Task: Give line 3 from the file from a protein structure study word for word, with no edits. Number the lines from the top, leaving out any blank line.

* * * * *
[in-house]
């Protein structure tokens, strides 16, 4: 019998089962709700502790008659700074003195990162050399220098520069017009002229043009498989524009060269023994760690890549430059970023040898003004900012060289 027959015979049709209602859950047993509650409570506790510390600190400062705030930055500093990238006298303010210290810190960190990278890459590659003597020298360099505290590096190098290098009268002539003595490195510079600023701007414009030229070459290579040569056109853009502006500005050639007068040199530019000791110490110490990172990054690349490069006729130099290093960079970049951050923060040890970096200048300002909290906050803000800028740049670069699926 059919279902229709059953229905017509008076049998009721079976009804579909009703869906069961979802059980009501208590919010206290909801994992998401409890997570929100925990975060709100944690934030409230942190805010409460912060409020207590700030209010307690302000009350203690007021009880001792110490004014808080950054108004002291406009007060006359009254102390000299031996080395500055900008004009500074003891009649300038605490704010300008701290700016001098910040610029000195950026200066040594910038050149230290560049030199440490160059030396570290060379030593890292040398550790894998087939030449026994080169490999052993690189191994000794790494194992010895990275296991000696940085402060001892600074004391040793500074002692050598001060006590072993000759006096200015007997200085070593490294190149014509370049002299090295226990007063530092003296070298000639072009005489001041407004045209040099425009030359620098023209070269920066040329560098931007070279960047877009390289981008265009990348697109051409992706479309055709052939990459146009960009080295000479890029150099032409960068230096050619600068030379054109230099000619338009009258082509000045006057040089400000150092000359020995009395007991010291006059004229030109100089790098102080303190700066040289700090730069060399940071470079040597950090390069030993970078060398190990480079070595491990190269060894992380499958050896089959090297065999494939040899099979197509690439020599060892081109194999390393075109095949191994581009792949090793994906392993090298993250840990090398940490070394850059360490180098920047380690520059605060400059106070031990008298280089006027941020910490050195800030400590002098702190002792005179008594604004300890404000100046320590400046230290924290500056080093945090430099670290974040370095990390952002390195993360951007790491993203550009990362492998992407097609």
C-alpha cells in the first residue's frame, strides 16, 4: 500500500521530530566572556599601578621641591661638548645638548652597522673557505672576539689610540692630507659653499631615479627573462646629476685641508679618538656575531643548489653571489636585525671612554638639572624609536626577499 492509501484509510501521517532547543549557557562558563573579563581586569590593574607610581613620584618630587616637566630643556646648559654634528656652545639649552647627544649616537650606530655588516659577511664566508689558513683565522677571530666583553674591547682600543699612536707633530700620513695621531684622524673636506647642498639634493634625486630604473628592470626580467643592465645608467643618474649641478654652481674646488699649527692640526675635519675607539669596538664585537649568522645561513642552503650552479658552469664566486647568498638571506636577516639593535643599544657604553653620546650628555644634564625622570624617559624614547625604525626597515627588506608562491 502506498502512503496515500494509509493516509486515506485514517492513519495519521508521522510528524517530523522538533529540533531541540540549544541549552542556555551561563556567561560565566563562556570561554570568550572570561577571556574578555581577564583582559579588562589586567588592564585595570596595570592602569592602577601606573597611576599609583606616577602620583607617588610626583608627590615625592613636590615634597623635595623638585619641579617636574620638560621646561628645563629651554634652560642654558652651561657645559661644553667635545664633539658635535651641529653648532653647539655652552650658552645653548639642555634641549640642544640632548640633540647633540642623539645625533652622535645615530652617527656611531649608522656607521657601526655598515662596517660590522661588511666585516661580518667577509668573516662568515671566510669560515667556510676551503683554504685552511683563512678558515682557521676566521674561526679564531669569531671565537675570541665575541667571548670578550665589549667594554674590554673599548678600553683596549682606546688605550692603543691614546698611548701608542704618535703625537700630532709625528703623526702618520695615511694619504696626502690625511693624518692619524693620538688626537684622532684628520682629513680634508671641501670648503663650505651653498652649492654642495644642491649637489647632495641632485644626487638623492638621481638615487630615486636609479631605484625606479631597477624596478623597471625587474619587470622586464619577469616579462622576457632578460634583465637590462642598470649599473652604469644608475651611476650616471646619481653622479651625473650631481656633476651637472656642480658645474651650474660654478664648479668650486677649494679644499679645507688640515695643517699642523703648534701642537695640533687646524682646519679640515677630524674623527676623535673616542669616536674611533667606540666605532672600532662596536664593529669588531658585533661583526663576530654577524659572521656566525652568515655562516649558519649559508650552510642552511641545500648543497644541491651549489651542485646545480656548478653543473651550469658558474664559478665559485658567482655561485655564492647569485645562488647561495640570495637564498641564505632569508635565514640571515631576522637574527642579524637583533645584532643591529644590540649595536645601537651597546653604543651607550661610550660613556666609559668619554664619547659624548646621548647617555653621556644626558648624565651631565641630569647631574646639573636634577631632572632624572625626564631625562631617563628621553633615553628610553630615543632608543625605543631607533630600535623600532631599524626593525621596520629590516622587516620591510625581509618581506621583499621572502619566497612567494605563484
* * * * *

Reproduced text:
C-alpha cells in the first residue's frame, strides 16, 4: 500500500521530530566572556599601578621641591661638548645638548652597522673557505672576539689610540692630507659653499631615479627573462646629476685641508679618538656575531643548489653571489636585525671612554638639572624609536626577499 492509501484509510501521517532547543549557557562558563573579563581586569590593574607610581613620584618630587616637566630643556646648559654634528656652545639649552647627544649616537650606530655588516659577511664566508689558513683565522677571530666583553674591547682600543699612536707633530700620513695621531684622524673636506647642498639634493634625486630604473628592470626580467643592465645608467643618474649641478654652481674646488699649527692640526675635519675607539669596538664585537649568522645561513642552503650552479658552469664566486647568498638571506636577516639593535643599544657604553653620546650628555644634564625622570624617559624614547625604525626597515627588506608562491 502506498502512503496515500494509509493516509486515506485514517492513519495519521508521522510528524517530523522538533529540533531541540540549544541549552542556555551561563556567561560565566563562556570561554570568550572570561577571556574578555581577564583582559579588562589586567588592564585595570596595570592602569592602577601606573597611576599609583606616577602620583607617588610626583608627590615625592613636590615634597623635595623638585619641579617636574620638560621646561628645563629651554634652560642654558652651561657645559661644553667635545664633539658635535651641529653648532653647539655652552650658552645653548639642555634641549640642544640632548640633540647633540642623539645625533652622535645615530652617527656611531649608522656607521657601526655598515662596517660590522661588511666585516661580518667577509668573516662568515671566510669560515667556510676551503683554504685552511683563512678558515682557521676566521674561526679564531669569531671565537675570541665575541667571548670578550665589549667594554674590554673599548678600553683596549682606546688605550692603543691614546698611548701608542704618535703625537700630532709625528703623526702618520695615511694619504696626502690625511693624518692619524693620538688626537684622532684628520682629513680634508671641501670648503663650505651653498652649492654642495644642491649637489647632495641632485644626487638623492638621481638615487630615486636609479631605484625606479631597477624596478623597471625587474619587470622586464619577469616579462622576457632578460634583465637590462642598470649599473652604469644608475651611476650616471646619481653622479651625473650631481656633476651637472656642480658645474651650474660654478664648479668650486677649494679644499679645507688640515695643517699642523703648534701642537695640533687646524682646519679640515677630524674623527676623535673616542669616536674611533667606540666605532672600532662596536664593529669588531658585533661583526663576530654577524659572521656566525652568515655562516649558519649559508650552510642552511641545500648543497644541491651549489651542485646545480656548478653543473651550469658558474664559478665559485658567482655561485655564492647569485645562488647561495640570495637564498641564505632569508635565514640571515631576522637574527642579524637583533645584532643591529644590540649595536645601537651597546653604543651607550661610550660613556666609559668619554664619547659624548646621548647617555653621556644626558648624565651631565641630569647631574646639573636634577631632572632624572625626564631625562631617563628621553633615553628610553630615543632608543625605543631607533630600535623600532631599524626593525621596520629590516622587516620591510625581509618581506621583499621572502619566497612567494605563484